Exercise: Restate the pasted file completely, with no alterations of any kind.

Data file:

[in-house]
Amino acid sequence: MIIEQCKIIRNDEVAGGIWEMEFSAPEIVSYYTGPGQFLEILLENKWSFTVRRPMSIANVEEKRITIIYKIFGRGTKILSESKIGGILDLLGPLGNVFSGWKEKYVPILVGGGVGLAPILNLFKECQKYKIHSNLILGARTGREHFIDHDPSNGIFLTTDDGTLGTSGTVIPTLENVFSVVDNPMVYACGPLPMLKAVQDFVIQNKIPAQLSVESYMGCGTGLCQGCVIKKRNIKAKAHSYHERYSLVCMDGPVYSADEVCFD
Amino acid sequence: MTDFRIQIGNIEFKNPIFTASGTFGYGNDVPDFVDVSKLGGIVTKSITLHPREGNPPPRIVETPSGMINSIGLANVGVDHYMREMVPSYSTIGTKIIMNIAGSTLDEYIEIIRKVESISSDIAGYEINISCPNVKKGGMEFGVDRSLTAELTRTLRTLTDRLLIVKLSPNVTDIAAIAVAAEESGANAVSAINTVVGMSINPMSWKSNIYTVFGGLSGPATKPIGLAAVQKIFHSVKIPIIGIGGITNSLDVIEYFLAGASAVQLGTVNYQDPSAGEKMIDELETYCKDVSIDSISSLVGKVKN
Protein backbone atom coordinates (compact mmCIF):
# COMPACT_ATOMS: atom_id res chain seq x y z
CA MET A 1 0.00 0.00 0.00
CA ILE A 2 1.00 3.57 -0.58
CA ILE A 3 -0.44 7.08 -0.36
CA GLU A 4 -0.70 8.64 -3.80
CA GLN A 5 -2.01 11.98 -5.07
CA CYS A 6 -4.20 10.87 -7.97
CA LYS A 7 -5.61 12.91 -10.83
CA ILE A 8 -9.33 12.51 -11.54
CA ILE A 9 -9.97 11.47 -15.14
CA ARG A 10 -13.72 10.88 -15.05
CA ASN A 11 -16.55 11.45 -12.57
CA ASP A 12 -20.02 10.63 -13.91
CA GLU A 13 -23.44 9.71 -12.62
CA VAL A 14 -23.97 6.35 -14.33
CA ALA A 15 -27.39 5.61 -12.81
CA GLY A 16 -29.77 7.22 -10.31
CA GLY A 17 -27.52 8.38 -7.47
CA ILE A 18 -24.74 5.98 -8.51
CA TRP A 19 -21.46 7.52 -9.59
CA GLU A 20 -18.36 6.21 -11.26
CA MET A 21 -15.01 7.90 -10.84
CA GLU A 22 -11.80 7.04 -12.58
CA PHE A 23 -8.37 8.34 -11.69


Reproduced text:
[in-house]
Amino acid sequence: MIIEQCKIIRNDEVAGGIWEMEFSAPEIVSYYTGPGQFLEILLENKWSFTVRRPMSIANVEEKRITIIYKIFGRGTKILSESKIGGILDLLGPLGNVFSGWKEKYVPILVGGGVGLAPILNLFKECQKYKIHSNLILGARTGREHFIDHDPSNGIFLTTDDGTLGTSGTVIPTLENVFSVVDNPMVYACGPLPMLKAVQDFVIQNKIPAQLSVESYMGCGTGLCQGCVIKKRNIKAKAHSYHERYSLVCMDGPVYSADEVCFD
Amino acid sequence: MTDFRIQIGNIEFKNPIFTASGTFGYGNDVPDFVDVSKLGGIVTKSITLHPREGNPPPRIVETPSGMINSIGLANVGVDHYMREMVPSYSTIGTKIIMNIAGSTLDEYIEIIRKVESISSDIAGYEINISCPNVKKGGMEFGVDRSLTAELTRTLRTLTDRLLIVKLSPNVTDIAAIAVAAEESGANAVSAINTVVGMSINPMSWKSNIYTVFGGLSGPATKPIGLAAVQKIFHSVKIPIIGIGGITNSLDVIEYFLAGASAVQLGTVNYQDPSAGEKMIDELETYCKDVSIDSISSLVGKVKN
Protein backbone atom coordinates (compact mmCIF):
# COMPACT_ATOMS: atom_id res chain seq x y z
CA MET A 1 0.00 0.00 0.00
CA ILE A 2 1.00 3.57 -0.58
CA ILE A 3 -0.44 7.08 -0.36
CA GLU A 4 -0.70 8.64 -3.80
CA GLN A 5 -2.01 11.98 -5.07
CA CYS A 6 -4.20 10.87 -7.97
CA LYS A 7 -5.61 12.91 -10.83
CA ILE A 8 -9.33 12.51 -11.54
CA ILE A 9 -9.97 11.47 -15.14
CA ARG A 10 -13.72 10.88 -15.05
CA ASN A 11 -16.55 11.45 -12.57
CA ASP A 12 -20.02 10.63 -13.91
CA GLU A 13 -23.44 9.71 -12.62
CA VAL A 14 -23.97 6.35 -14.33
CA ALA A 15 -27.39 5.61 -12.81
CA GLY A 16 -29.77 7.22 -10.31
CA GLY A 17 -27.52 8.38 -7.47
CA ILE A 18 -24.74 5.98 -8.51
CA TRP A 19 -21.46 7.52 -9.59
CA GLU A 20 -18.36 6.21 -11.26
CA MET A 21 -15.01 7.90 -10.84
CA GLU A 22 -11.80 7.04 -12.58
CA PHE A 23 -8.37 8.34 -11.69